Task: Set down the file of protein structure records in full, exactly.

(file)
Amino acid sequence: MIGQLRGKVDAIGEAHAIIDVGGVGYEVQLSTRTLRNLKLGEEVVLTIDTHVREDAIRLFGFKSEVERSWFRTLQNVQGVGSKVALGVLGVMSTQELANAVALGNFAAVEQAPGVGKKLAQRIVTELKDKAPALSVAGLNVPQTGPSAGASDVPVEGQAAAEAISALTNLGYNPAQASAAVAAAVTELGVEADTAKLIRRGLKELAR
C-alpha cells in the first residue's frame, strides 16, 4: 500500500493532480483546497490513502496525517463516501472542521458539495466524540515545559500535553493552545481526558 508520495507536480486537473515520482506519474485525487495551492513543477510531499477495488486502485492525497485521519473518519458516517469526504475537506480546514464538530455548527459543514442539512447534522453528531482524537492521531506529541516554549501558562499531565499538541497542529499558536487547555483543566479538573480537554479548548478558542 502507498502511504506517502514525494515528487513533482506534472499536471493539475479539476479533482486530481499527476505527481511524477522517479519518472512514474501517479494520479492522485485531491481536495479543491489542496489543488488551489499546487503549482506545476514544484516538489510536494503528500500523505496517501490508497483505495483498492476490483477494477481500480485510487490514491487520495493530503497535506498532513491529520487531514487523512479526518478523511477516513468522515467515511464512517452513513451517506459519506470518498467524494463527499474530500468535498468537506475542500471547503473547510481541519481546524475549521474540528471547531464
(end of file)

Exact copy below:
Amino acid sequence: MIGQLRGKVDAIGEAHAIIDVGGVGYEVQLSTRTLRNLKLGEEVVLTIDTHVREDAIRLFGFKSEVERSWFRTLQNVQGVGSKVALGVLGVMSTQELANAVALGNFAAVEQAPGVGKKLAQRIVTELKDKAPALSVAGLNVPQTGPSAGASDVPVEGQAAAEAISALTNLGYNPAQASAAVAAAVTELGVEADTAKLIRRGLKELAR
C-alpha cells in the first residue's frame, strides 16, 4: 500500500493532480483546497490513502496525517463516501472542521458539495466524540515545559500535553493552545481526558 508520495507536480486537473515520482506519474485525487495551492513543477510531499477495488486502485492525497485521519473518519458516517469526504475537506480546514464538530455548527459543514442539512447534522453528531482524537492521531506529541516554549501558562499531565499538541497542529499558536487547555483543566479538573480537554479548548478558542 502507498502511504506517502514525494515528487513533482506534472499536471493539475479539476479533482486530481499527476505527481511524477522517479519518472512514474501517479494520479492522485485531491481536495479543491489542496489543488488551489499546487503549482506545476514544484516538489510536494503528500500523505496517501490508497483505495483498492476490483477494477481500480485510487490514491487520495493530503497535506498532513491529520487531514487523512479526518478523511477516513468522515467515511464512517452513513451517506459519506470518498467524494463527499474530500468535498468537506475542500471547503473547510481541519481546524475549521474540528471547531464